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administer a signature

German translation: bei der Unterschriftsleistung zugegen sein

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GLOSSARY ENTRY (DERIVED FROM QUESTION BELOW)
English term or phrase:administer a signature
German translation:bei der Unterschriftsleistung zugegen sein
Entered by: Johanna Timm, PhD
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21:37 May 14, 2002
English to German translations [Non-PRO]
Law/Patents / affidavit
English term or phrase: administer a signature
This is probably very simple, but I have been struggling with this doc. all morning and would be grateful for any confirmation/ advice.

I am translating an affidavit written in very poor English.
It concerns a mother's consent to her child's travelling abroad.
The affifavit is signed by a public notary and by the mother.
Attached is another affidavit by that same notary in which the notary states:
I XY, make oath and say as follows:
"I administered the signature of ( mother) on her affidavit sworn before me."

This affidavit is then notarized by a second notary.

My question:does "administered" mean that notary no. 1 signed the affidavit no. 1 on behalf of the mother, or did she oversee the signing procedure and the mother did indeed sign in person?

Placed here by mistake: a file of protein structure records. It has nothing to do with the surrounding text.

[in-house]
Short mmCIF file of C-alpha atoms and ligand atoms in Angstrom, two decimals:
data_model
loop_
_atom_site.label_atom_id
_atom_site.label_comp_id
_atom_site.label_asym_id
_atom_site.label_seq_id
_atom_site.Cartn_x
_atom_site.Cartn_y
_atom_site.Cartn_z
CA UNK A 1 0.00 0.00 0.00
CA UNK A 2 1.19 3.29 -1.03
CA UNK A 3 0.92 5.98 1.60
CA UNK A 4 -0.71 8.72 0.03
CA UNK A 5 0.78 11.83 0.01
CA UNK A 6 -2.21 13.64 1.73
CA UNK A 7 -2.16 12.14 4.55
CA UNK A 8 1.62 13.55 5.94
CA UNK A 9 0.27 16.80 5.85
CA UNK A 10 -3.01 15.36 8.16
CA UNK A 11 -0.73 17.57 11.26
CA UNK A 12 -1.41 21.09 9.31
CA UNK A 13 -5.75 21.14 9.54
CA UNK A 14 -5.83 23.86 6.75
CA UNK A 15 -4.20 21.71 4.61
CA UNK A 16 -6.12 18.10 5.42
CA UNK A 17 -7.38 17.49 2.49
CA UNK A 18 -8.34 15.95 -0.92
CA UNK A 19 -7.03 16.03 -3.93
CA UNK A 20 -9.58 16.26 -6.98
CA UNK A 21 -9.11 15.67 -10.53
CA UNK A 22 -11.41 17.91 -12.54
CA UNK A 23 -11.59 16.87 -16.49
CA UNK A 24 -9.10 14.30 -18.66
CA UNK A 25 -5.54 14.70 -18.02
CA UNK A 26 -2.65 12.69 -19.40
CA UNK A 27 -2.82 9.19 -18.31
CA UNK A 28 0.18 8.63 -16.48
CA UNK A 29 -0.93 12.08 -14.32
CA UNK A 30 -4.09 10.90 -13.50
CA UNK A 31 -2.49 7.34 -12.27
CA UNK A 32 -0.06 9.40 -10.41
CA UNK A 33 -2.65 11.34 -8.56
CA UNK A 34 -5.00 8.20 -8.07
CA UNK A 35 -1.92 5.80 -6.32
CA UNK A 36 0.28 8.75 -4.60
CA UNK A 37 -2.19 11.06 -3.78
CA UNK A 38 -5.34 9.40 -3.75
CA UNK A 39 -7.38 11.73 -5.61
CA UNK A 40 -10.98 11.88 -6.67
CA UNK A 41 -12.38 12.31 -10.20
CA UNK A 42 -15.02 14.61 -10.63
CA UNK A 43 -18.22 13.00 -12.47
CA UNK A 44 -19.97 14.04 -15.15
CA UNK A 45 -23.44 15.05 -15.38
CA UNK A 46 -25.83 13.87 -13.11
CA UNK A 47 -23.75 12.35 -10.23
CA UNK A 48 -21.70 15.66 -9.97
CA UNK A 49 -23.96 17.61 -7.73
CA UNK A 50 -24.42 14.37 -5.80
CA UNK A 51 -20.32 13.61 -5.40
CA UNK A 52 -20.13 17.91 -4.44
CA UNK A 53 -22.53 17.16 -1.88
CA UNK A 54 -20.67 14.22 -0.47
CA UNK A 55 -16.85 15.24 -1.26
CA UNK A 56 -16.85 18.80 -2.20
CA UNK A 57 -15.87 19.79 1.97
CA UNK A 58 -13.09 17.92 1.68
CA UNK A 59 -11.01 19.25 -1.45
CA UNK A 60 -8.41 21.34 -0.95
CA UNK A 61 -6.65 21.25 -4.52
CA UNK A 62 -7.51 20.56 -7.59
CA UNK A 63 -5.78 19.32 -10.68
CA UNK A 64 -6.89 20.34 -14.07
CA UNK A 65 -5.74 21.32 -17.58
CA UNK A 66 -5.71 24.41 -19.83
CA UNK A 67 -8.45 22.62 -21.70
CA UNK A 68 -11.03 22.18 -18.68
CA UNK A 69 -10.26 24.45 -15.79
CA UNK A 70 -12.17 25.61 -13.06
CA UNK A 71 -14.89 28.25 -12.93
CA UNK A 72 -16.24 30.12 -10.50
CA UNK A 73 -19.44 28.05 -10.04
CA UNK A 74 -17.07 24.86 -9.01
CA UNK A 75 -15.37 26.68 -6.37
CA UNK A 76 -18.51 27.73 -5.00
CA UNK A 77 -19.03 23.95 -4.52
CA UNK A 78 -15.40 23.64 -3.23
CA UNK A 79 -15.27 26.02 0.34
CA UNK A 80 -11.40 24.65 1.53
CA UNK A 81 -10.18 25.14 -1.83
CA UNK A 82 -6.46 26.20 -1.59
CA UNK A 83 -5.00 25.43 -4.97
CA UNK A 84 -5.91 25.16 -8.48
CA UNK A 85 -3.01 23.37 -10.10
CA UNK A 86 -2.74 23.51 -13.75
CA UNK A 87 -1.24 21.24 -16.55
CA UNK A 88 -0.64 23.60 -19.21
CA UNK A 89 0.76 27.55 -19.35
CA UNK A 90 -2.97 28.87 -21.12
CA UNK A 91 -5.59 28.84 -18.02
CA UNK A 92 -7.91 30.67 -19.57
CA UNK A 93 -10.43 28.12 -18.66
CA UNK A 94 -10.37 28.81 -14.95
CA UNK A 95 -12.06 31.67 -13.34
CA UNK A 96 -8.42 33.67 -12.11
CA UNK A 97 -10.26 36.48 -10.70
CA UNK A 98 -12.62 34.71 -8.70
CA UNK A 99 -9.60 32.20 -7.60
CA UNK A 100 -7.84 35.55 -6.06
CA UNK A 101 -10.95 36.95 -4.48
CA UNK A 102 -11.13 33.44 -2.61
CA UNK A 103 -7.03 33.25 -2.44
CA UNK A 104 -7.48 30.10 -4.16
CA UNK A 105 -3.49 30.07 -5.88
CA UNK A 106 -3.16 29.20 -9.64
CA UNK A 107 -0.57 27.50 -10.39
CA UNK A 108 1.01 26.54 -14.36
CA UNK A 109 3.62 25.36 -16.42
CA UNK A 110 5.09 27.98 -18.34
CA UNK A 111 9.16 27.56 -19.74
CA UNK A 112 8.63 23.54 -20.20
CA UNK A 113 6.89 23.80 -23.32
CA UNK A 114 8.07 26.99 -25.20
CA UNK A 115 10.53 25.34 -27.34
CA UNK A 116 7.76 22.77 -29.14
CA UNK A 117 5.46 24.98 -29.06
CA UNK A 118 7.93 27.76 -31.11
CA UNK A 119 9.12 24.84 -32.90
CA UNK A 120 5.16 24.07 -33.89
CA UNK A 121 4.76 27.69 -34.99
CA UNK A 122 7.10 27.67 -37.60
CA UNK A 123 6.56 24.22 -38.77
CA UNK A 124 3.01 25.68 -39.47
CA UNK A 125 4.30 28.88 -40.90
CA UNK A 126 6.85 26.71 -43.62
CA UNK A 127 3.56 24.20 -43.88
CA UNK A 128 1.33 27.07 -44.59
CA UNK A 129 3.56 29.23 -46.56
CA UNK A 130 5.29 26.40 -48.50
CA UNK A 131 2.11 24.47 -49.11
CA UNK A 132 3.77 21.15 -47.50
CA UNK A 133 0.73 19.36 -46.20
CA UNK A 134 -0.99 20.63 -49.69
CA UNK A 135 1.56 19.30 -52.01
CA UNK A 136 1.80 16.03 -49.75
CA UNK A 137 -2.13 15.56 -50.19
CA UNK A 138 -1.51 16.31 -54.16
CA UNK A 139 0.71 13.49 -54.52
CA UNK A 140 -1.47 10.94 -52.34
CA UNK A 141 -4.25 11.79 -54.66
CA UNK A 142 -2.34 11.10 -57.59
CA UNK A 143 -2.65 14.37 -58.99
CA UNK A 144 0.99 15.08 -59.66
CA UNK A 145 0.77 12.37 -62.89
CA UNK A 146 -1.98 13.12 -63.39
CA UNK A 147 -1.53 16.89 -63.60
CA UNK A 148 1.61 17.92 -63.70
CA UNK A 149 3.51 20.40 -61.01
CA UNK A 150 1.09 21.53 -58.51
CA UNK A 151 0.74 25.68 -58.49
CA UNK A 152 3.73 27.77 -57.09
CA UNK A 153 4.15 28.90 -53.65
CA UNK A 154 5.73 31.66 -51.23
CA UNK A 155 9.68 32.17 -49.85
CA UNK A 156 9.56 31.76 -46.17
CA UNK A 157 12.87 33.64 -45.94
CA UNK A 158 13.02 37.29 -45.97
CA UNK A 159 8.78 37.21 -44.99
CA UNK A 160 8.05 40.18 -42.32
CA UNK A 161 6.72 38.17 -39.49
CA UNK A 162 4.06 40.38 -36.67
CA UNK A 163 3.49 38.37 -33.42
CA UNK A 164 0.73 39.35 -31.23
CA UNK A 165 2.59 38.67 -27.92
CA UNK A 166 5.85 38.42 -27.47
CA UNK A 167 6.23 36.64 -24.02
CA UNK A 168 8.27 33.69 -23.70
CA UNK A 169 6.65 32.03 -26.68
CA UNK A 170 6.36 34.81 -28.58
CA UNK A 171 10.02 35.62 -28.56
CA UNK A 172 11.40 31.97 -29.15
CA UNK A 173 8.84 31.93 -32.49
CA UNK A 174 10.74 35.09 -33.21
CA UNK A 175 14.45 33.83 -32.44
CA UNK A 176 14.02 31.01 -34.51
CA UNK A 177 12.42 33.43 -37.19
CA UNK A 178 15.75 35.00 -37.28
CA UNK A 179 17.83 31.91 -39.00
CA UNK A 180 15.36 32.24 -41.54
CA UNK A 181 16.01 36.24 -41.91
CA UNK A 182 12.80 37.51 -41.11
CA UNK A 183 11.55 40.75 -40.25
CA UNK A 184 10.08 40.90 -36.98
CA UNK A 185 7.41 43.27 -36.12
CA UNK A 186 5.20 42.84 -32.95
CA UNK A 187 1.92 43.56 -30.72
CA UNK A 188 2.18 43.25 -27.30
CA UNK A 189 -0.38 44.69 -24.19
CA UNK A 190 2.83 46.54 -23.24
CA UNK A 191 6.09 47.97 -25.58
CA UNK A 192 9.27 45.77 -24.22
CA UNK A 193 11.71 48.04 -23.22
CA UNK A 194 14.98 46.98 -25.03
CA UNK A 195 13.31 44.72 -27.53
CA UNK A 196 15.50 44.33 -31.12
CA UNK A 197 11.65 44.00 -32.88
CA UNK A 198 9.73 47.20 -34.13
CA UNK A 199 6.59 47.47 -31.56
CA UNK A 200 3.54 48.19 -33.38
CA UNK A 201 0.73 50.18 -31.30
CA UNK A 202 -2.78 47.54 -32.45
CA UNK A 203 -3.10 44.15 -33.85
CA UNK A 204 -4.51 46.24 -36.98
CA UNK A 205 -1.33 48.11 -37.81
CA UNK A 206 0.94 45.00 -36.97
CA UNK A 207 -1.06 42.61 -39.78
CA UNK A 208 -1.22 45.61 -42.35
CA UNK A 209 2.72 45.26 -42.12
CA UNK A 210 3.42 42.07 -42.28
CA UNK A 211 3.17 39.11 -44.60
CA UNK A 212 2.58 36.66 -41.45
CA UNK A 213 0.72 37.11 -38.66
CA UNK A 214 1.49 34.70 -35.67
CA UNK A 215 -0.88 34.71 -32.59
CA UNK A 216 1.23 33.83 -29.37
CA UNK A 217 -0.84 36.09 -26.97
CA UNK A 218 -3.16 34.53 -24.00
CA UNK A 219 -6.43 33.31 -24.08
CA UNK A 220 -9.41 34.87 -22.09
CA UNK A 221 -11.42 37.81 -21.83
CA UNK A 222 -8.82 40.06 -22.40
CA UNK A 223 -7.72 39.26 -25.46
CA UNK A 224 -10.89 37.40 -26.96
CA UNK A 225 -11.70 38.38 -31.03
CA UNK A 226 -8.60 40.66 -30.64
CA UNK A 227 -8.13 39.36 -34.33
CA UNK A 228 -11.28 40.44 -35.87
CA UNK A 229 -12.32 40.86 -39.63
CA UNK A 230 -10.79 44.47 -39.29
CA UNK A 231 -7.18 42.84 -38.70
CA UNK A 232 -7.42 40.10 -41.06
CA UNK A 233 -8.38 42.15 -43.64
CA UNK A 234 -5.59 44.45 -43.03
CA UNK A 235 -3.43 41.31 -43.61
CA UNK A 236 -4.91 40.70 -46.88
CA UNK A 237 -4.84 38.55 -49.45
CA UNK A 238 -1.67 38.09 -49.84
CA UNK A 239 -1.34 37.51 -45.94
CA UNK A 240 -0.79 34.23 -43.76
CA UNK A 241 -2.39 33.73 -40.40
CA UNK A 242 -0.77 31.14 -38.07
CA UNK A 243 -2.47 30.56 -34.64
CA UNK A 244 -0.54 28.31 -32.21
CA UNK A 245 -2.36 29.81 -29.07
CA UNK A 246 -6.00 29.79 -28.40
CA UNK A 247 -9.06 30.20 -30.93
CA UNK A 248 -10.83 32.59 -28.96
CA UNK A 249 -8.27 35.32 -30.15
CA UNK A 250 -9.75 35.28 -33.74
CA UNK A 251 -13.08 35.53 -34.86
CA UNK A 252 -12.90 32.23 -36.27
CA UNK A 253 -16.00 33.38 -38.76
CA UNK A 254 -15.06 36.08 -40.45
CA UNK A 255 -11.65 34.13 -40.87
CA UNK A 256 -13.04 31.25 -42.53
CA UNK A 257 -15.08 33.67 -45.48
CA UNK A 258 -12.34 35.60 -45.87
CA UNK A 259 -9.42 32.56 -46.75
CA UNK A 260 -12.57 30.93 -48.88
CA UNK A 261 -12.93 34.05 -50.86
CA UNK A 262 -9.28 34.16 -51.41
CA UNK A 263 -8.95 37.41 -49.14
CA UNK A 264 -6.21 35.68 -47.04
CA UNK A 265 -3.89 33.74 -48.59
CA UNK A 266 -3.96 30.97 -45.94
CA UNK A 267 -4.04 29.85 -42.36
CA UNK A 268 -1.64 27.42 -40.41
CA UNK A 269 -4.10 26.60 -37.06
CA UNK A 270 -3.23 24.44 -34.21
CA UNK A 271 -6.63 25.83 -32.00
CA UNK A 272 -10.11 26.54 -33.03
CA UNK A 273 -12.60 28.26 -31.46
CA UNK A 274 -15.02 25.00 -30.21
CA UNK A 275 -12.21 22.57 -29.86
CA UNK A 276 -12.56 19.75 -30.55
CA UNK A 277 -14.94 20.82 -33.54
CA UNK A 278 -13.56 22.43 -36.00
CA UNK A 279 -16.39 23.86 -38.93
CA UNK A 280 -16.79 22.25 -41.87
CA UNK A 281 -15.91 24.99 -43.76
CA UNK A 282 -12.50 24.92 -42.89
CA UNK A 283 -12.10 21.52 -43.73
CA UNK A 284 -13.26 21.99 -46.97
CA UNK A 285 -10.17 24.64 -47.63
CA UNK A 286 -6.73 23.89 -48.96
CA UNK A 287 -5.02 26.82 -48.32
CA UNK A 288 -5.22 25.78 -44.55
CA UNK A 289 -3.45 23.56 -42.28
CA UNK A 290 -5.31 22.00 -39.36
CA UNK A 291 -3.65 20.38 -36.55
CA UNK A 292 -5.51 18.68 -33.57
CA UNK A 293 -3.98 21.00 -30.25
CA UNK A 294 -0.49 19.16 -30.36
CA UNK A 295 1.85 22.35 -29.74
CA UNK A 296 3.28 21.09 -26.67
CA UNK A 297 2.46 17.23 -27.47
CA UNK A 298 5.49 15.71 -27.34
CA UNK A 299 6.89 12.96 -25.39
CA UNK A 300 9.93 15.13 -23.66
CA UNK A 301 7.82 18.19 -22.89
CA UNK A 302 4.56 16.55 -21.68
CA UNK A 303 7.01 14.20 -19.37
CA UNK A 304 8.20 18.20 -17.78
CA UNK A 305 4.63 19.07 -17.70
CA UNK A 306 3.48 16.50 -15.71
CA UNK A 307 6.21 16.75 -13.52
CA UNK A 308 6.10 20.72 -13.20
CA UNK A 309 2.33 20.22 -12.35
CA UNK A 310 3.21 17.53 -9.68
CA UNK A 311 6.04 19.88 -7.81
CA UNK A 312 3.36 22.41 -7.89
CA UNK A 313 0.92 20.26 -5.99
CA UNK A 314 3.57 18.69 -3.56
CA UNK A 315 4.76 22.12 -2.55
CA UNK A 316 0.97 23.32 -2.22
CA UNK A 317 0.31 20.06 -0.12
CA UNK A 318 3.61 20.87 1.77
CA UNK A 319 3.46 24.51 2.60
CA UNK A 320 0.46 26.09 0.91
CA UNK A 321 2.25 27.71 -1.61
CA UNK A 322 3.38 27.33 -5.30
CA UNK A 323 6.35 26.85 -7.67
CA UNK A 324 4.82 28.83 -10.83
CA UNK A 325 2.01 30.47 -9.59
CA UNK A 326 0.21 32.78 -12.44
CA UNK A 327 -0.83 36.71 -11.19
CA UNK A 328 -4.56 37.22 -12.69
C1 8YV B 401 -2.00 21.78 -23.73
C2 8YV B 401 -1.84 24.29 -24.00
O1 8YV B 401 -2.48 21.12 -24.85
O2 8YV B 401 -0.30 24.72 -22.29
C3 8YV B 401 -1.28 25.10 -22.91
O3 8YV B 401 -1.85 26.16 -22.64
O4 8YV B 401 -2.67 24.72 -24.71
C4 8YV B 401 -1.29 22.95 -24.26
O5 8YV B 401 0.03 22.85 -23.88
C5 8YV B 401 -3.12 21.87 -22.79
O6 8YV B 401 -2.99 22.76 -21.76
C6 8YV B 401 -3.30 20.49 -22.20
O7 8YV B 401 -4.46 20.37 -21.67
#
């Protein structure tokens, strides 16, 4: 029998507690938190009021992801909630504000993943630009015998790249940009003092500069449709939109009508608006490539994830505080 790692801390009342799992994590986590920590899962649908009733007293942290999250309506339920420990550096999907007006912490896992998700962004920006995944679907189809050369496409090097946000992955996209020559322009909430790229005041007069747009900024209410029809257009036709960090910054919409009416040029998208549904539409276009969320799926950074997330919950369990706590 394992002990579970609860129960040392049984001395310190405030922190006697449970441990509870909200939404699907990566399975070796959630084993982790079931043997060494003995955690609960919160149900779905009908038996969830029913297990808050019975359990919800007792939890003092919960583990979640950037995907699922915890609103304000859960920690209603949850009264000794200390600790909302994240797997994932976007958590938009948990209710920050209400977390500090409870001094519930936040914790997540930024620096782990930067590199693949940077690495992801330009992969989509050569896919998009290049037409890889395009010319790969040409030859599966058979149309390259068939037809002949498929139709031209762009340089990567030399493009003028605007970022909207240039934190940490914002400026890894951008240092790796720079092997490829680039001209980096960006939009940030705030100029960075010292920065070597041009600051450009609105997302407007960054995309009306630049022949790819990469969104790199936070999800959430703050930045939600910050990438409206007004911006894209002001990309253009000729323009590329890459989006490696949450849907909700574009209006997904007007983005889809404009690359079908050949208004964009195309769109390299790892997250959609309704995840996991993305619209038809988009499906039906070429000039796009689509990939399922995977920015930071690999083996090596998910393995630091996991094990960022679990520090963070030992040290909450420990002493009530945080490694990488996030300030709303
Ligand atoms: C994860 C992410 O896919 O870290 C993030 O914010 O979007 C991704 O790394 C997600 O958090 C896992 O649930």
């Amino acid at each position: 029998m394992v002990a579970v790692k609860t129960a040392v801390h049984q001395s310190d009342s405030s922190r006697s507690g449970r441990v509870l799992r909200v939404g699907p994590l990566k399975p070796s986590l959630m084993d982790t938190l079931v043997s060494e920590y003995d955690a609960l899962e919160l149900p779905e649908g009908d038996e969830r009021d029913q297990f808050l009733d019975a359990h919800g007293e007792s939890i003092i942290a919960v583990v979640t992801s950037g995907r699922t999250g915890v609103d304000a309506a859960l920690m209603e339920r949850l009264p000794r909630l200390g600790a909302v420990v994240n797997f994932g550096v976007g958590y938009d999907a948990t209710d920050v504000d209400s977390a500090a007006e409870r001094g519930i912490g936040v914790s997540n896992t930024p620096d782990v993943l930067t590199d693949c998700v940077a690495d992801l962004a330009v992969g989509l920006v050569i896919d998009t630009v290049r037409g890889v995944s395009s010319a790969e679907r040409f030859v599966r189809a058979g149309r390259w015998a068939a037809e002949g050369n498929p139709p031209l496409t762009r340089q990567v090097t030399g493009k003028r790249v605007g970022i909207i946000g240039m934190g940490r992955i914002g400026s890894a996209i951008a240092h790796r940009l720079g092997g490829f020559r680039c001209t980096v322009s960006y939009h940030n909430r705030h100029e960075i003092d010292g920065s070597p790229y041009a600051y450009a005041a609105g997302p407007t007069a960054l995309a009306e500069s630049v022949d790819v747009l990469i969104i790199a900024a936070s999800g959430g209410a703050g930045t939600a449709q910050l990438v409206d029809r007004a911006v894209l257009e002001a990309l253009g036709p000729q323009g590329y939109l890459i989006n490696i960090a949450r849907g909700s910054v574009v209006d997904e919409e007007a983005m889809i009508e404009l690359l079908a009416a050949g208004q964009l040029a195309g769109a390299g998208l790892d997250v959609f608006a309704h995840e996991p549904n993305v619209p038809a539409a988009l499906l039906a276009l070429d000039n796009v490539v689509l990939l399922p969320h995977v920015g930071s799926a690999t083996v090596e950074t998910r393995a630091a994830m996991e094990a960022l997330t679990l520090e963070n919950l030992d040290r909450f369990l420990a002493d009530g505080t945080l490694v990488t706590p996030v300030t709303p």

In analogy to "administering an oath", I would think the latter, but given the overall poorly written text( and are 2 different notaries needed?) I would really like to be certain. Many thanks.
Johanna Timm, PhD
Canada
Local time: 23:11
Attempt at an explanation:
Explanation:
Hi Johanna,
Since the legal requirements with regard to the form of affidavits and the like differ from country to country, my NZ expertise is of little help here.

I think Georg made a good point with regard to comparing the signatures. Also, had notary public No. 1 in fact signed on behalf of the mother, this would be indicated e.g. by putting "p.p." or "in proxy". In any case, I think it's highly unlikely that the notary public signed on behalf of the mother, as the notary public is not the mother's representative (that would have been a lawyer, for example). The function of a notary public is to witness signatures, administer oaths and to ensure that the legal requirements as to the form are complied with.
Moreoever, if the mother swore the affidavit before notary public No. 1, she would have signed it immediately after that (that's the practice in NZ and imho the only practice that would make sense). Since I've never heard of a signature being "administered" (and none of my clever books on legal usage mention anything along these lines), I'm assuming that it means "to witness the signature" (whether the notary public got her lingo confused or this is some quaint local usage).